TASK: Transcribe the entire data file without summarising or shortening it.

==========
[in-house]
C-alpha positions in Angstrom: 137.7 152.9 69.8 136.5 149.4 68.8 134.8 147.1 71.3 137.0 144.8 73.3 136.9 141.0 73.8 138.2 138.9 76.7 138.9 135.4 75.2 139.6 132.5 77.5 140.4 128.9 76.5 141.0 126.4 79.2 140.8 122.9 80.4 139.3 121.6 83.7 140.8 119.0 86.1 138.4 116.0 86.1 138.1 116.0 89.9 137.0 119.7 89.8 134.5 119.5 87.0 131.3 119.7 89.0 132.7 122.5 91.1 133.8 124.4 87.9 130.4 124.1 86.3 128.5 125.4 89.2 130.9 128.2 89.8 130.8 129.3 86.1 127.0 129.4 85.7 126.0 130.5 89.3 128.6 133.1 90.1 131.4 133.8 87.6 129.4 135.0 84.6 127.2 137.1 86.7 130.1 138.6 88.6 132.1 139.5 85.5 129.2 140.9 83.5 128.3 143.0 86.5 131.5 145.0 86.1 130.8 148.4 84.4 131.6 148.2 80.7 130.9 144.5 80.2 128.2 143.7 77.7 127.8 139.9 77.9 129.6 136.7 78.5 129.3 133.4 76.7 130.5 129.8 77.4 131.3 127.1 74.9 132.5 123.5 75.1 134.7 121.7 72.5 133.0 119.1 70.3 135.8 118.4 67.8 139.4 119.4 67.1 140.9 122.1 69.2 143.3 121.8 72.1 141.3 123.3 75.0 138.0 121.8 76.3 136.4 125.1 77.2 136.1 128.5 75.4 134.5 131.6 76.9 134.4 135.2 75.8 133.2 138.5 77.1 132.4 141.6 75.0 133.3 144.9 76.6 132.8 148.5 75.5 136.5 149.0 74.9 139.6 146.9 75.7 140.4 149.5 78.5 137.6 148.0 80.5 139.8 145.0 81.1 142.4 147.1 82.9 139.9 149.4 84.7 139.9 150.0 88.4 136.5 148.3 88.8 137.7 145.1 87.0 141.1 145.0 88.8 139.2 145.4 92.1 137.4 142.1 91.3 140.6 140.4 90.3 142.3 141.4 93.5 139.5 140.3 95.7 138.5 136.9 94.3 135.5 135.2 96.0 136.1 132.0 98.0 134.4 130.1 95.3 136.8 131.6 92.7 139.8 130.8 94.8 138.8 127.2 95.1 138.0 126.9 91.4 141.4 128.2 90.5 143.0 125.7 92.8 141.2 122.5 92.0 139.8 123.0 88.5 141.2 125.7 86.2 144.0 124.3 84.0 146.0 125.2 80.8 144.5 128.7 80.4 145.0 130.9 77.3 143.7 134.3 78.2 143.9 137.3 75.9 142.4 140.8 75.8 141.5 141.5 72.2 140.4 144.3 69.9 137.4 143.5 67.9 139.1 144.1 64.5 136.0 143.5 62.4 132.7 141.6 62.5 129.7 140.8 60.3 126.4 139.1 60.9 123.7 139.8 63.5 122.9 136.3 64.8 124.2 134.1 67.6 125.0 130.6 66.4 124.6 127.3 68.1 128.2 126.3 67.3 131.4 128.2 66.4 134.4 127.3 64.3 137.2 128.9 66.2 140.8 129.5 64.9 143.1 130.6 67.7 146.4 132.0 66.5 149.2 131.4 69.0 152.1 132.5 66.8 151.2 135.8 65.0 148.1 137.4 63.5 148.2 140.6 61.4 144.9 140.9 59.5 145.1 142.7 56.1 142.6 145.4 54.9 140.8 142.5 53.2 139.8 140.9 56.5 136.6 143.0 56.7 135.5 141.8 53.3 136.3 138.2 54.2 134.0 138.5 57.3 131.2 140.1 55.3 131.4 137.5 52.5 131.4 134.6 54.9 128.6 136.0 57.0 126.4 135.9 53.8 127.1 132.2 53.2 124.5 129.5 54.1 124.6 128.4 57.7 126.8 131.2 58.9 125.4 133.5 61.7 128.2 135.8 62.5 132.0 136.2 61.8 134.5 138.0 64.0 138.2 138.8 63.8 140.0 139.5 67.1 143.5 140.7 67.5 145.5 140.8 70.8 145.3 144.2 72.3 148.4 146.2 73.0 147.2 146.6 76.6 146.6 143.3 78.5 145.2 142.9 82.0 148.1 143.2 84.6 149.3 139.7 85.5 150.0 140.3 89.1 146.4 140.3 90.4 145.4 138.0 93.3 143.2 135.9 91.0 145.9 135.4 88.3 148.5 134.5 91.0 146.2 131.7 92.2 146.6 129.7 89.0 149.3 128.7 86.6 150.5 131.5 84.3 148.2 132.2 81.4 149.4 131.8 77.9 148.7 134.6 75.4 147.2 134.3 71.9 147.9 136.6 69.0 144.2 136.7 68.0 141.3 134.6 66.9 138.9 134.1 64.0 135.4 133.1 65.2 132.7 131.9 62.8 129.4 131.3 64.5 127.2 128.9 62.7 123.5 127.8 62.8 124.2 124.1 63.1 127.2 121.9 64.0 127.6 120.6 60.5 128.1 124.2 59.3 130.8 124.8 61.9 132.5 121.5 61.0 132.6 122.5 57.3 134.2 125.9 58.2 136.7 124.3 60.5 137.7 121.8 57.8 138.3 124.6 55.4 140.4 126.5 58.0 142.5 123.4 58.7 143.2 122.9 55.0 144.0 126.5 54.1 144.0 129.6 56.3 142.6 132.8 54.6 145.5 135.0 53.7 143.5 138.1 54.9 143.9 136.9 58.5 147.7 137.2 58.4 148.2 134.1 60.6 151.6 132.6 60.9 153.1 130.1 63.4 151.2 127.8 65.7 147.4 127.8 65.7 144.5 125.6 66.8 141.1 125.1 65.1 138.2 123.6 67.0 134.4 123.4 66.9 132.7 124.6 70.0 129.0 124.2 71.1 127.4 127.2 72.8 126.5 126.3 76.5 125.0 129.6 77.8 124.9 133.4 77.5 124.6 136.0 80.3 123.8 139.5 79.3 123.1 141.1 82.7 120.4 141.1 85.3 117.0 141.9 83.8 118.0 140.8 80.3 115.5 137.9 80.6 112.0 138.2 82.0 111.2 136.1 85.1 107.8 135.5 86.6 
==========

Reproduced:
[in-house]
C-alpha positions in Angstrom: 137.7 152.9 69.8 136.5 149.4 68.8 134.8 147.1 71.3 137.0 144.8 73.3 136.9 141.0 73.8 138.2 138.9 76.7 138.9 135.4 75.2 139.6 132.5 77.5 140.4 128.9 76.5 141.0 126.4 79.2 140.8 122.9 80.4 139.3 121.6 83.7 140.8 119.0 86.1 138.4 116.0 86.1 138.1 116.0 89.9 137.0 119.7 89.8 134.5 119.5 87.0 131.3 119.7 89.0 132.7 122.5 91.1 133.8 124.4 87.9 130.4 124.1 86.3 128.5 125.4 89.2 130.9 128.2 89.8 130.8 129.3 86.1 127.0 129.4 85.7 126.0 130.5 89.3 128.6 133.1 90.1 131.4 133.8 87.6 129.4 135.0 84.6 127.2 137.1 86.7 130.1 138.6 88.6 132.1 139.5 85.5 129.2 140.9 83.5 128.3 143.0 86.5 131.5 145.0 86.1 130.8 148.4 84.4 131.6 148.2 80.7 130.9 144.5 80.2 128.2 143.7 77.7 127.8 139.9 77.9 129.6 136.7 78.5 129.3 133.4 76.7 130.5 129.8 77.4 131.3 127.1 74.9 132.5 123.5 75.1 134.7 121.7 72.5 133.0 119.1 70.3 135.8 118.4 67.8 139.4 119.4 67.1 140.9 122.1 69.2 143.3 121.8 72.1 141.3 123.3 75.0 138.0 121.8 76.3 136.4 125.1 77.2 136.1 128.5 75.4 134.5 131.6 76.9 134.4 135.2 75.8 133.2 138.5 77.1 132.4 141.6 75.0 133.3 144.9 76.6 132.8 148.5 75.5 136.5 149.0 74.9 139.6 146.9 75.7 140.4 149.5 78.5 137.6 148.0 80.5 139.8 145.0 81.1 142.4 147.1 82.9 139.9 149.4 84.7 139.9 150.0 88.4 136.5 148.3 88.8 137.7 145.1 87.0 141.1 145.0 88.8 139.2 145.4 92.1 137.4 142.1 91.3 140.6 140.4 90.3 142.3 141.4 93.5 139.5 140.3 95.7 138.5 136.9 94.3 135.5 135.2 96.0 136.1 132.0 98.0 134.4 130.1 95.3 136.8 131.6 92.7 139.8 130.8 94.8 138.8 127.2 95.1 138.0 126.9 91.4 141.4 128.2 90.5 143.0 125.7 92.8 141.2 122.5 92.0 139.8 123.0 88.5 141.2 125.7 86.2 144.0 124.3 84.0 146.0 125.2 80.8 144.5 128.7 80.4 145.0 130.9 77.3 143.7 134.3 78.2 143.9 137.3 75.9 142.4 140.8 75.8 141.5 141.5 72.2 140.4 144.3 69.9 137.4 143.5 67.9 139.1 144.1 64.5 136.0 143.5 62.4 132.7 141.6 62.5 129.7 140.8 60.3 126.4 139.1 60.9 123.7 139.8 63.5 122.9 136.3 64.8 124.2 134.1 67.6 125.0 130.6 66.4 124.6 127.3 68.1 128.2 126.3 67.3 131.4 128.2 66.4 134.4 127.3 64.3 137.2 128.9 66.2 140.8 129.5 64.9 143.1 130.6 67.7 146.4 132.0 66.5 149.2 131.4 69.0 152.1 132.5 66.8 151.2 135.8 65.0 148.1 137.4 63.5 148.2 140.6 61.4 144.9 140.9 59.5 145.1 142.7 56.1 142.6 145.4 54.9 140.8 142.5 53.2 139.8 140.9 56.5 136.6 143.0 56.7 135.5 141.8 53.3 136.3 138.2 54.2 134.0 138.5 57.3 131.2 140.1 55.3 131.4 137.5 52.5 131.4 134.6 54.9 128.6 136.0 57.0 126.4 135.9 53.8 127.1 132.2 53.2 124.5 129.5 54.1 124.6 128.4 57.7 126.8 131.2 58.9 125.4 133.5 61.7 128.2 135.8 62.5 132.0 136.2 61.8 134.5 138.0 64.0 138.2 138.8 63.8 140.0 139.5 67.1 143.5 140.7 67.5 145.5 140.8 70.8 145.3 144.2 72.3 148.4 146.2 73.0 147.2 146.6 76.6 146.6 143.3 78.5 145.2 142.9 82.0 148.1 143.2 84.6 149.3 139.7 85.5 150.0 140.3 89.1 146.4 140.3 90.4 145.4 138.0 93.3 143.2 135.9 91.0 145.9 135.4 88.3 148.5 134.5 91.0 146.2 131.7 92.2 146.6 129.7 89.0 149.3 128.7 86.6 150.5 131.5 84.3 148.2 132.2 81.4 149.4 131.8 77.9 148.7 134.6 75.4 147.2 134.3 71.9 147.9 136.6 69.0 144.2 136.7 68.0 141.3 134.6 66.9 138.9 134.1 64.0 135.4 133.1 65.2 132.7 131.9 62.8 129.4 131.3 64.5 127.2 128.9 62.7 123.5 127.8 62.8 124.2 124.1 63.1 127.2 121.9 64.0 127.6 120.6 60.5 128.1 124.2 59.3 130.8 124.8 61.9 132.5 121.5 61.0 132.6 122.5 57.3 134.2 125.9 58.2 136.7 124.3 60.5 137.7 121.8 57.8 138.3 124.6 55.4 140.4 126.5 58.0 142.5 123.4 58.7 143.2 122.9 55.0 144.0 126.5 54.1 144.0 129.6 56.3 142.6 132.8 54.6 145.5 135.0 53.7 143.5 138.1 54.9 143.9 136.9 58.5 147.7 137.2 58.4 148.2 134.1 60.6 151.6 132.6 60.9 153.1 130.1 63.4 151.2 127.8 65.7 147.4 127.8 65.7 144.5 125.6 66.8 141.1 125.1 65.1 138.2 123.6 67.0 134.4 123.4 66.9 132.7 124.6 70.0 129.0 124.2 71.1 127.4 127.2 72.8 126.5 126.3 76.5 125.0 129.6 77.8 124.9 133.4 77.5 124.6 136.0 80.3 123.8 139.5 79.3 123.1 141.1 82.7 120.4 141.1 85.3 117.0 141.9 83.8 118.0 140.8 80.3 115.5 137.9 80.6 112.0 138.2 82.0 111.2 136.1 85.1 107.8 135.5 86.6 